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perhaps one of the most important cabinet picks in the u.s. government. the head of the state department. so it is kind of this interesting and weird bizarre world that we are now living in underneath trump. , we arel mckibben reaching you at your home in vermont. has the snowstorm hit yet? >> just a little snowstorm this morning. it is beautiful, i must say. amy: can you talk about your thoughts when you heard the exxon ceo might be named secretary of state -- were nominated? it will have to go to congress. >> yes, it will. i think there will be some opposition in congress and across the aisle, perhaps. because not only is mr. actively engaged in front of slow progress on -- hee change, he also and his company are deeply
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embedded in the russian oil business. conflict of interest doesn't begin to cover the questions that are being raised by good reporters this morning. i will say, i was perhaps a little less surprised than erich and carroll by all of this. i think what is going on is the trump administration has decided to [indiscernible] they are fully engaged in full on climate denial and they are fully clients of the fossil fuel industry. you know, for a very long time, the fossil fuel industry has wielded undue power in our political affairs under both democratic and republican administrations. if you will recall, it was dick cheney and helping run
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dominatedn u.s. that the george w. bush administration. but in this case, they literally decided to try to out the middleman. and now the world's biggest fossil fuel company and many of the most recent years the most profitable company on earth, the biggest company the world has ever seen, is just a sickly going to be in charge of things. back in 1953ded me and 1954, what happened when secretary of state john foster dulles, who was a white color lawyer, representing united u.s., first in 1953, the -- and this is all document it now -- over to the democratically elected leader of iran on behalf of anglo iranian oil, the precursor to bp.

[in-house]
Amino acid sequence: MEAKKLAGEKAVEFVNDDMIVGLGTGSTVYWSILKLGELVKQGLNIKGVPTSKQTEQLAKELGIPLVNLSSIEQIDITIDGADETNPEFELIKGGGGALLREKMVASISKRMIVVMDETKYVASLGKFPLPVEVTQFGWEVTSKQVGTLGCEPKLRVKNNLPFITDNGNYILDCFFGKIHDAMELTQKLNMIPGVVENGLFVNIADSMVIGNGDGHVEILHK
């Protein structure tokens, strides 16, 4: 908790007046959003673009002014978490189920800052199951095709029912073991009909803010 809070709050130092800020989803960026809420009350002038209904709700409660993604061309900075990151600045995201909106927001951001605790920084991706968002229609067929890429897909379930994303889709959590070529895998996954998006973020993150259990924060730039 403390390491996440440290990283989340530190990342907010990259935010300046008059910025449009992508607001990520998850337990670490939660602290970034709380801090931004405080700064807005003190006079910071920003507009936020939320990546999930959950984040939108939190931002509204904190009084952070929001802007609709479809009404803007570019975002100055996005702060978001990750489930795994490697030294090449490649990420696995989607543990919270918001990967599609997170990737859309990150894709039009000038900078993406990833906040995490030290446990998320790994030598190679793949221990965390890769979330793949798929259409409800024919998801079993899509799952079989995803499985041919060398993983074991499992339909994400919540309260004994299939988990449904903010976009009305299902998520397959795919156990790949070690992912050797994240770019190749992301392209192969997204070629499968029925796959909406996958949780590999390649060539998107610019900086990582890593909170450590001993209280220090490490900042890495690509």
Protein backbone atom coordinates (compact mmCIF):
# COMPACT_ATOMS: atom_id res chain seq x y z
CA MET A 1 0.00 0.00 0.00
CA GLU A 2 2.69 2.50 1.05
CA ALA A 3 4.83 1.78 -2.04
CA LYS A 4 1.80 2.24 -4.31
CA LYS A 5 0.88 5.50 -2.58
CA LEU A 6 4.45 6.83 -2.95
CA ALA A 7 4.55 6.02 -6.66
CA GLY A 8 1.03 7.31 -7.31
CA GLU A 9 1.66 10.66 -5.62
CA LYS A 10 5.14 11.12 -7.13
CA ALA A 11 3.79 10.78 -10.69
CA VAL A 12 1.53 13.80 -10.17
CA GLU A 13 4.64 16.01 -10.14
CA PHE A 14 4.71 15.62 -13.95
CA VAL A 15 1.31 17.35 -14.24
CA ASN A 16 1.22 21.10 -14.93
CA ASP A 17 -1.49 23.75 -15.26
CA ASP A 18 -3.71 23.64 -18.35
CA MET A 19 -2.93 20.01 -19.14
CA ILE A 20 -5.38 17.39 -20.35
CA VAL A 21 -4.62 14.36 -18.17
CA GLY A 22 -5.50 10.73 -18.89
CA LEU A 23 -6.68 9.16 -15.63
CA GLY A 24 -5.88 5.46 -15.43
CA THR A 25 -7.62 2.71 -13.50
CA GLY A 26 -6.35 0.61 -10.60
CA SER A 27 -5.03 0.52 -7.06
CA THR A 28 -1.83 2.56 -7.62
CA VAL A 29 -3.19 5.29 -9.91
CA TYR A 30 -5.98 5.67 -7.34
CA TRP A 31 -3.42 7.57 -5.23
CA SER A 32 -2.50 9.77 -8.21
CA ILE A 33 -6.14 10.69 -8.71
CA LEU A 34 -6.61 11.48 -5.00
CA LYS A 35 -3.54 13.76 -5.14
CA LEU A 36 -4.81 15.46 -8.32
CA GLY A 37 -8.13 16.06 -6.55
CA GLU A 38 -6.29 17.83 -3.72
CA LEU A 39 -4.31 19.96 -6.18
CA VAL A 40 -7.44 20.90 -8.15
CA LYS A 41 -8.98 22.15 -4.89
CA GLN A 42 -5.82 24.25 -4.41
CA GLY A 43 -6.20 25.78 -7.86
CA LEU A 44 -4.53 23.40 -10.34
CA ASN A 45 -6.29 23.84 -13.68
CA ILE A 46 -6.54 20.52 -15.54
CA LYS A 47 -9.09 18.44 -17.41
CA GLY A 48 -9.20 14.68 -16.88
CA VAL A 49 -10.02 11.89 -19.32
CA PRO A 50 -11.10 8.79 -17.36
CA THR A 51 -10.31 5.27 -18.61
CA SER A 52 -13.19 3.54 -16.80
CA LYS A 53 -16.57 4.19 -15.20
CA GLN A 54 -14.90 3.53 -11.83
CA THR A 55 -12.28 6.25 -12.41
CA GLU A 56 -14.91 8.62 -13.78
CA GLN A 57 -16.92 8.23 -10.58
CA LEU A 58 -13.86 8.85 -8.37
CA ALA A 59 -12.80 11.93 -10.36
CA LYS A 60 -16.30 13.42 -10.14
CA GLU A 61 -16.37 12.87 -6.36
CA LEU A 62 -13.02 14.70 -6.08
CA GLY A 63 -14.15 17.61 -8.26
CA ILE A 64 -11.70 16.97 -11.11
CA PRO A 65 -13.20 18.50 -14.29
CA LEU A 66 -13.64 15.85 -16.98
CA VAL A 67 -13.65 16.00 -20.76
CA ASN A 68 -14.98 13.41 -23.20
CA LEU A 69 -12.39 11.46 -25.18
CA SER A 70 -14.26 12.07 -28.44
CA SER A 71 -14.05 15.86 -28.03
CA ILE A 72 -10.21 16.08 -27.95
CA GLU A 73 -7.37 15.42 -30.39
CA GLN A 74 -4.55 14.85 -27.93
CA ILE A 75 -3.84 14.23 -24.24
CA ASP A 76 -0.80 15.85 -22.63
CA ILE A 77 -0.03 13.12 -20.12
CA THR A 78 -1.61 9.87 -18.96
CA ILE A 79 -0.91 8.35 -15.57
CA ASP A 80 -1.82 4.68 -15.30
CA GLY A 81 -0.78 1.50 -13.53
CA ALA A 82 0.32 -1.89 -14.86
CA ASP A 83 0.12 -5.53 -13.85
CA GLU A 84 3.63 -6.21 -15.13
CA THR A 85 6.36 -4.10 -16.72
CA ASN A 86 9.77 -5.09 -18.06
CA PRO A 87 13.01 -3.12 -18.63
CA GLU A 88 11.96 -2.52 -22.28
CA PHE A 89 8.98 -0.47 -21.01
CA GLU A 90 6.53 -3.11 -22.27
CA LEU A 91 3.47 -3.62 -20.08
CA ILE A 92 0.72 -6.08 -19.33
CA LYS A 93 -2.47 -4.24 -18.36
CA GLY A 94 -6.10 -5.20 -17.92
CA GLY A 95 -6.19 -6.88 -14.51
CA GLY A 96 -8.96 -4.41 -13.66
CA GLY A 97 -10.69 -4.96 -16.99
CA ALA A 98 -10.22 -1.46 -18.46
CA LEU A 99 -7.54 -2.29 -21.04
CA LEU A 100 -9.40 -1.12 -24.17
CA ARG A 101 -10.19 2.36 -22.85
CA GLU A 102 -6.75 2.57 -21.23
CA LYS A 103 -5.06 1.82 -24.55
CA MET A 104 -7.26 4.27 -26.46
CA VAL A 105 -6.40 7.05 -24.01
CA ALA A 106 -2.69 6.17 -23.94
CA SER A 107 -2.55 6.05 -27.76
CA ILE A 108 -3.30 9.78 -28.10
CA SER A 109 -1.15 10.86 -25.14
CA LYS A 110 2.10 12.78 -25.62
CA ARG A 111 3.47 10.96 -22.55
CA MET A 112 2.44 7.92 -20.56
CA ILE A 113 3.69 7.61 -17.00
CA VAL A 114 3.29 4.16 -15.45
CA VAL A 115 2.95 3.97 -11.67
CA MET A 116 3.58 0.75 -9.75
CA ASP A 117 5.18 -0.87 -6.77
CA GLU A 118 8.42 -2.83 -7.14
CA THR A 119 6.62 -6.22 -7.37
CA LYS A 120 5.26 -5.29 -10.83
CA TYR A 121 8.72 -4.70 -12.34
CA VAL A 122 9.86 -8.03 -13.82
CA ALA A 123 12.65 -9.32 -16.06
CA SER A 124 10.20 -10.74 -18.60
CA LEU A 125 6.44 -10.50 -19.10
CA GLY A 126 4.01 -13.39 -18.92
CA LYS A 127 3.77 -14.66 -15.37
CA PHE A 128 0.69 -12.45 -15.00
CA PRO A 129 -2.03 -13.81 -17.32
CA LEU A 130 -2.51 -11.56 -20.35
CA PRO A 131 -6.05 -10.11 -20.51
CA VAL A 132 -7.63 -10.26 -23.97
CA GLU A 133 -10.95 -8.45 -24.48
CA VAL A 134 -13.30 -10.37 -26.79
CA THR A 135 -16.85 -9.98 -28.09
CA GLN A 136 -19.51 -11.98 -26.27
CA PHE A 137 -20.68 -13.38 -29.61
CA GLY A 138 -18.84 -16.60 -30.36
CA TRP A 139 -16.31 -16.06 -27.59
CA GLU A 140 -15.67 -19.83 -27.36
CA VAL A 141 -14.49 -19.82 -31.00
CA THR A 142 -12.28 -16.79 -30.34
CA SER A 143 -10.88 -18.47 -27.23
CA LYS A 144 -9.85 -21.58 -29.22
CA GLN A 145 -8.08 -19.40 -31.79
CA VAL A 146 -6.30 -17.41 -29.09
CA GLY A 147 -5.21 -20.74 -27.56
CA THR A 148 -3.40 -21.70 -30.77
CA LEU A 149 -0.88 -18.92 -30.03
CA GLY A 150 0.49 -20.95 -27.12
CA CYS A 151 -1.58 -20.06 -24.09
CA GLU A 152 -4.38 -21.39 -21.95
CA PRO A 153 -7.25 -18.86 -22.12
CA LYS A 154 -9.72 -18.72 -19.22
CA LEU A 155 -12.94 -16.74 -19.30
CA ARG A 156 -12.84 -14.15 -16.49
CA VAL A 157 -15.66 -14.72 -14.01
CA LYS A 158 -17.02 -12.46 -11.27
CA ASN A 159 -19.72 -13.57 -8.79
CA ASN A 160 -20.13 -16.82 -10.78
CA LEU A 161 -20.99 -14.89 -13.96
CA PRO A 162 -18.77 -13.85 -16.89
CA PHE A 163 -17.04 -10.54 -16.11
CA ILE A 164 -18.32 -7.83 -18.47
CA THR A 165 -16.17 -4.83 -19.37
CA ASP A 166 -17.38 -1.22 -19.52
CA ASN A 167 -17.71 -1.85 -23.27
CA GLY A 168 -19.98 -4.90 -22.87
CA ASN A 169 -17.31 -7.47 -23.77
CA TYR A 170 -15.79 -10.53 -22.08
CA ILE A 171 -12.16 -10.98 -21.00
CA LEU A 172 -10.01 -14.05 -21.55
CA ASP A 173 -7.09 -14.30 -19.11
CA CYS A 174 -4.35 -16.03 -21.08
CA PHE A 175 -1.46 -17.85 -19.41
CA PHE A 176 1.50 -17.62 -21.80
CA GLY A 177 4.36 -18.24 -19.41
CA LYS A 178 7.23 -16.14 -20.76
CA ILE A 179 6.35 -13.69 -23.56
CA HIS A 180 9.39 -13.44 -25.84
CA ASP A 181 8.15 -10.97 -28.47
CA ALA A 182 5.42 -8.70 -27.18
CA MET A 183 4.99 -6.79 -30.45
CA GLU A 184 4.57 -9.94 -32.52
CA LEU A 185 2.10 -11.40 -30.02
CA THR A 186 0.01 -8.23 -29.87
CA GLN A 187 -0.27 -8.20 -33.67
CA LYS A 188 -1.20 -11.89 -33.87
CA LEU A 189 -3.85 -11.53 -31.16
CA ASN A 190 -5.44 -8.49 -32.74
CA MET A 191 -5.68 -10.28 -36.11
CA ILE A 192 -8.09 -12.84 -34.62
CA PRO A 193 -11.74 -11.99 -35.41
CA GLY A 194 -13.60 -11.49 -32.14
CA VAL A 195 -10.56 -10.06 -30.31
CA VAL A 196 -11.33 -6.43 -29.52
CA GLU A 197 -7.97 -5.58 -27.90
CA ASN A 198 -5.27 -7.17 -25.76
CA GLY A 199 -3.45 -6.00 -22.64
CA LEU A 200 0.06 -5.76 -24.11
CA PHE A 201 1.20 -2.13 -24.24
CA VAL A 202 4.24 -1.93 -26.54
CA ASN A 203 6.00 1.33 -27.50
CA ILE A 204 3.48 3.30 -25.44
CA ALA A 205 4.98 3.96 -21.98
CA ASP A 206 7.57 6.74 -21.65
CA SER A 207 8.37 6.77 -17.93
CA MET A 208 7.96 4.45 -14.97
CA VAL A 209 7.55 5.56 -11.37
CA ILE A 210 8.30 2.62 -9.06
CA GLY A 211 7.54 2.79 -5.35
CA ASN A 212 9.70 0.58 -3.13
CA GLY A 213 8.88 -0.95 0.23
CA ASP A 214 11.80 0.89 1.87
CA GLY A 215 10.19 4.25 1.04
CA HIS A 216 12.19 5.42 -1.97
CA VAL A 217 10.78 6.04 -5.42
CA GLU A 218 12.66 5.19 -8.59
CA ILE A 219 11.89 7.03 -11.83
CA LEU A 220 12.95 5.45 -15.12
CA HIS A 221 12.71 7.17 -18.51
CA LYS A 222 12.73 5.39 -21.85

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and the next year, moved in on guatemala. secretary of state john foster dulles had represented united fruit of his corporate law firm. on behalf of united fruit, overthrew the democratically elected government of guatemala. your thoughts, bill mckibben? >> i think it is a perfectly good analogy. the only thing that makes it -- the damage we're talking about is going to be permanent. we are at an absolute critical moment in dealing with climate. we have just begun to get a tiny bit of momentum going from the right direction. the role of the trump administration is to stomp on that momentum. the president-elect said yesterday, no one can really know whether climate change is real or not. that is absurd. every, tele just knows it israel and billions of people around